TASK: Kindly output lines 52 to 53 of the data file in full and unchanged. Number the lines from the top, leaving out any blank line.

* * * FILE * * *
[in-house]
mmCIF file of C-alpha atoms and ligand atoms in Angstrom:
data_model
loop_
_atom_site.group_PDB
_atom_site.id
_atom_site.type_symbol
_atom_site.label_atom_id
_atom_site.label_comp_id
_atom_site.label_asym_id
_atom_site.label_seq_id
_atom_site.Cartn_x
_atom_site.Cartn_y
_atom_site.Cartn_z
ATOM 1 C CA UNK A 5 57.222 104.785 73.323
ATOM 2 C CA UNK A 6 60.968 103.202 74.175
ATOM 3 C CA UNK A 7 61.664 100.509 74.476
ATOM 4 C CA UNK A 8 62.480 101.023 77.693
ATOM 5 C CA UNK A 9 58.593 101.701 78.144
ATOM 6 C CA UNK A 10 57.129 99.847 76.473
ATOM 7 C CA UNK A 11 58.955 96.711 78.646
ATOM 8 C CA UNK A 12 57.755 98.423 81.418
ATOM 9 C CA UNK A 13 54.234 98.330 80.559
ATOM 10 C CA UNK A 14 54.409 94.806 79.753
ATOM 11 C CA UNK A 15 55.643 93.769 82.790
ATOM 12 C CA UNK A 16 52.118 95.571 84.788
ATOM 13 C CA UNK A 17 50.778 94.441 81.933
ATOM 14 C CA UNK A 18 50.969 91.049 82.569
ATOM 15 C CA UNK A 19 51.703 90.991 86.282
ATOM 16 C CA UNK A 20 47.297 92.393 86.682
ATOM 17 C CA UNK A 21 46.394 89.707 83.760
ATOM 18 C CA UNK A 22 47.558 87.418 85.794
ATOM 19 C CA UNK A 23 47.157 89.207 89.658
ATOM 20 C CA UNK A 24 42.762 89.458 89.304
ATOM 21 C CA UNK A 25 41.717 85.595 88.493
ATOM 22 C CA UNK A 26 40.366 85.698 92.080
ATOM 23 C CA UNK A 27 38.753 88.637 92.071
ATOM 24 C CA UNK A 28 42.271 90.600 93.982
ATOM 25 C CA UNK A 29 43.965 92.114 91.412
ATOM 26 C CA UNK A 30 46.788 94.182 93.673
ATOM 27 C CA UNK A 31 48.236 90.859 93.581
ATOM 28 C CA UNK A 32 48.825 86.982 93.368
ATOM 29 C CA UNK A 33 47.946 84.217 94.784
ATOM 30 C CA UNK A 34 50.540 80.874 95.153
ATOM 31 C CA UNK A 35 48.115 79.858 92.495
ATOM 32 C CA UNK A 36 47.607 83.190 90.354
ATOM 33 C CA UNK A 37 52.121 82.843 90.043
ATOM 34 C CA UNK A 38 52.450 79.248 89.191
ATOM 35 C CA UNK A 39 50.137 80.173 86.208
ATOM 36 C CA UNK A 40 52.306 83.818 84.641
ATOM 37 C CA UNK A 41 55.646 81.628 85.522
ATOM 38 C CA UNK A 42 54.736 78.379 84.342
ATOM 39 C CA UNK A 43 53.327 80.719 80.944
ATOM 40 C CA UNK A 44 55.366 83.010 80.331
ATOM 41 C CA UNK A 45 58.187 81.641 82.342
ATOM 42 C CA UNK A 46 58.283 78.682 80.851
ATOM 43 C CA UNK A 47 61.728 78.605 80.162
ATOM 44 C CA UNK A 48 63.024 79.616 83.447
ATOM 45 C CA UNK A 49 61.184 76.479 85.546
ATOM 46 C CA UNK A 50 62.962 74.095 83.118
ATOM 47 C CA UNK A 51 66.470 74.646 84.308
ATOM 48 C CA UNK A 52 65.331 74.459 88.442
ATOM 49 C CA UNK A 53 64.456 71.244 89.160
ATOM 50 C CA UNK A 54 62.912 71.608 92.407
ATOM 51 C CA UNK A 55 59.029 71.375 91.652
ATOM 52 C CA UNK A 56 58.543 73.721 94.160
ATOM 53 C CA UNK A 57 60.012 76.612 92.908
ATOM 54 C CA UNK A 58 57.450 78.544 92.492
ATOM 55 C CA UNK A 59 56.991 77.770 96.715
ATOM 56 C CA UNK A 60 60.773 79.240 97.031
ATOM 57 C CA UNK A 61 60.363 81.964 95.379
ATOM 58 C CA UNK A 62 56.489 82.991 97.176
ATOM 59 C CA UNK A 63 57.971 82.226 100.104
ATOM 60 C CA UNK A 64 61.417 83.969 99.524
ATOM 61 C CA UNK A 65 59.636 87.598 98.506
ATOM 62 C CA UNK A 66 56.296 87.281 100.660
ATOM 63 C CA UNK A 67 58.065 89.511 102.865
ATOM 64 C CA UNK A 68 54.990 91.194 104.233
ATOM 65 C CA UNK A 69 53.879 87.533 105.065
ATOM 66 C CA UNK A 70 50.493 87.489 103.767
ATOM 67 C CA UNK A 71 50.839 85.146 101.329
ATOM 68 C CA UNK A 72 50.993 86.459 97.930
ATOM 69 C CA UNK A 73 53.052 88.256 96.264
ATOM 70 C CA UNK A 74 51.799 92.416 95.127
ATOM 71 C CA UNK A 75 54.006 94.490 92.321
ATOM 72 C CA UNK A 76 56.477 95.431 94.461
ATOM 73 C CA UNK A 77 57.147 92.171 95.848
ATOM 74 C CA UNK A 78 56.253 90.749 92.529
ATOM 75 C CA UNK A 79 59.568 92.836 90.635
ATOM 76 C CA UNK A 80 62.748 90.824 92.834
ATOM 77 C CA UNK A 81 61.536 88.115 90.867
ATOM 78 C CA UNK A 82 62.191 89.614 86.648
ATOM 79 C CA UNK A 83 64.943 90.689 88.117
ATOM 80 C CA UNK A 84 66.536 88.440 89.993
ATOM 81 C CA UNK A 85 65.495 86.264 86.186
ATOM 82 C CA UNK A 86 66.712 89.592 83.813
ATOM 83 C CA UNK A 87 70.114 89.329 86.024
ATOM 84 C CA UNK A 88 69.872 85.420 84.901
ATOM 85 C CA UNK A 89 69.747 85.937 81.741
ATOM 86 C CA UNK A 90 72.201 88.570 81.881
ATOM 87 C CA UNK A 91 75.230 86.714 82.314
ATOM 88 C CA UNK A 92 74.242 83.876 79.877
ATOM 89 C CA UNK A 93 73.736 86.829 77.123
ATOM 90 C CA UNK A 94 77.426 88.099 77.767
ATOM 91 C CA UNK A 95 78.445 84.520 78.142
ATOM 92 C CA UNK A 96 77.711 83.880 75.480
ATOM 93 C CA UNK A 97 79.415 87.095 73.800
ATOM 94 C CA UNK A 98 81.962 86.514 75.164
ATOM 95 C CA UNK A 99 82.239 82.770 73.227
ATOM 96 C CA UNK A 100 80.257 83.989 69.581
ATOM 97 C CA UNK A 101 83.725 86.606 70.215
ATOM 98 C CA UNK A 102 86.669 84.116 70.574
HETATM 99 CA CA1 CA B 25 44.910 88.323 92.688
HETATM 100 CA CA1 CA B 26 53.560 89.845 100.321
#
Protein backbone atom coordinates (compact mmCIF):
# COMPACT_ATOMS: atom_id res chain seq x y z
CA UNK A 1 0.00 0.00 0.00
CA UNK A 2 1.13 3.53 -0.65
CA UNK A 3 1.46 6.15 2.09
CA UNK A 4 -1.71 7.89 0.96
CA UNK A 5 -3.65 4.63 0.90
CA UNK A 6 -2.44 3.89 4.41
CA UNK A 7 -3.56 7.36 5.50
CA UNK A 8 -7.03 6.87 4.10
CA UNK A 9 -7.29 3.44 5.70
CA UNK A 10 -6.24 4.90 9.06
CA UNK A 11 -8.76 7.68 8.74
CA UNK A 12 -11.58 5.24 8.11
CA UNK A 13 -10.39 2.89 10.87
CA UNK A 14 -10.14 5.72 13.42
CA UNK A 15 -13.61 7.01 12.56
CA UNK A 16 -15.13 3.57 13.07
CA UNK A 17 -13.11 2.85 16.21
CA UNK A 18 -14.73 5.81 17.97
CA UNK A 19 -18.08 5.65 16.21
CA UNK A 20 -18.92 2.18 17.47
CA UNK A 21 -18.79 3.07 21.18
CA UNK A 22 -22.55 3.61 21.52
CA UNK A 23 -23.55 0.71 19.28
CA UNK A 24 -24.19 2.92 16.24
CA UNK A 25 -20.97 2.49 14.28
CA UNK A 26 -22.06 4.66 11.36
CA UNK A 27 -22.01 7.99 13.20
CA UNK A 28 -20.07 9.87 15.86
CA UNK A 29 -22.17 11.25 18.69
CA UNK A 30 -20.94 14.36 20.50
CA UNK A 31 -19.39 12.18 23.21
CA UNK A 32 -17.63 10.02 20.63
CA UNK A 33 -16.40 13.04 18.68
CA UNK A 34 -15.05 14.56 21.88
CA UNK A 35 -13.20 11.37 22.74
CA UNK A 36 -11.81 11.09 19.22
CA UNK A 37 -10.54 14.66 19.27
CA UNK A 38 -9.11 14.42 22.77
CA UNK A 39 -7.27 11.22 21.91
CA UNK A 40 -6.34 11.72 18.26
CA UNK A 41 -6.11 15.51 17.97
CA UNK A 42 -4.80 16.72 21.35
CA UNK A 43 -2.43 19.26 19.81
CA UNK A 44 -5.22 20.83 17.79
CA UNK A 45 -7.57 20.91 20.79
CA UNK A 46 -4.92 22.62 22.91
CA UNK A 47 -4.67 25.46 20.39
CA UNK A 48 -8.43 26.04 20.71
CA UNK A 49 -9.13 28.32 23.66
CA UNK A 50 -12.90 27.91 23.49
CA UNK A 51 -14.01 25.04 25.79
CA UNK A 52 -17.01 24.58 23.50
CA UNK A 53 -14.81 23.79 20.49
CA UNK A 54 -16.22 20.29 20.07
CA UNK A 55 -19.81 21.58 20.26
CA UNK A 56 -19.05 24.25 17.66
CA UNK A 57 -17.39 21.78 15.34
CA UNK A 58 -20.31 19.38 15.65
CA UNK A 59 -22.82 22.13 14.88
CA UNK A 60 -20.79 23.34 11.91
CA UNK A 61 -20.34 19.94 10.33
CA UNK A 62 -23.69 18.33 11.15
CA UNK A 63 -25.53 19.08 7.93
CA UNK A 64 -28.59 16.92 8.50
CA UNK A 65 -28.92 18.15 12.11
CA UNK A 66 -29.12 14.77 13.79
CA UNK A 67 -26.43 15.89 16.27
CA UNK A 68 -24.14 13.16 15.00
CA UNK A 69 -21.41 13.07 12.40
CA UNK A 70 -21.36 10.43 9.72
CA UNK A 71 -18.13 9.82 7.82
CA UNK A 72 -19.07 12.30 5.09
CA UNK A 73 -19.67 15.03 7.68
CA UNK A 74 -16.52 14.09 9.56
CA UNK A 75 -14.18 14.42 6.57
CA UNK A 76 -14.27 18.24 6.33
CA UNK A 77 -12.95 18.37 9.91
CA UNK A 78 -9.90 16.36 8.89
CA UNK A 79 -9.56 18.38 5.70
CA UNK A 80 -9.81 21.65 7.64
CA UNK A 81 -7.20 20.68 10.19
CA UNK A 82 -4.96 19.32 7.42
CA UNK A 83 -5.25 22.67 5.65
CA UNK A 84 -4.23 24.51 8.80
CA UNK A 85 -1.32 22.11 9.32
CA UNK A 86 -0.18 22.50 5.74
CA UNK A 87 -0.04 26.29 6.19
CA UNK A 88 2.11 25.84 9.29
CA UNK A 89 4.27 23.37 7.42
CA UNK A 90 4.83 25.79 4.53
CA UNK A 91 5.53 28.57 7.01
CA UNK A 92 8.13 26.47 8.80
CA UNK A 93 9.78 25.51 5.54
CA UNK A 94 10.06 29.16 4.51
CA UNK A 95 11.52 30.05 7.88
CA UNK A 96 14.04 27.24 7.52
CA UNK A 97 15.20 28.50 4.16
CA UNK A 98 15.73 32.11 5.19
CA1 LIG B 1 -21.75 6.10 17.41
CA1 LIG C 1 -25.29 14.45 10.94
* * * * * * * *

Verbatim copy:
ATOM 38 C CA UNK A 42 54.736 78.379 84.342
ATOM 39 C CA UNK A 43 53.327 80.719 80.944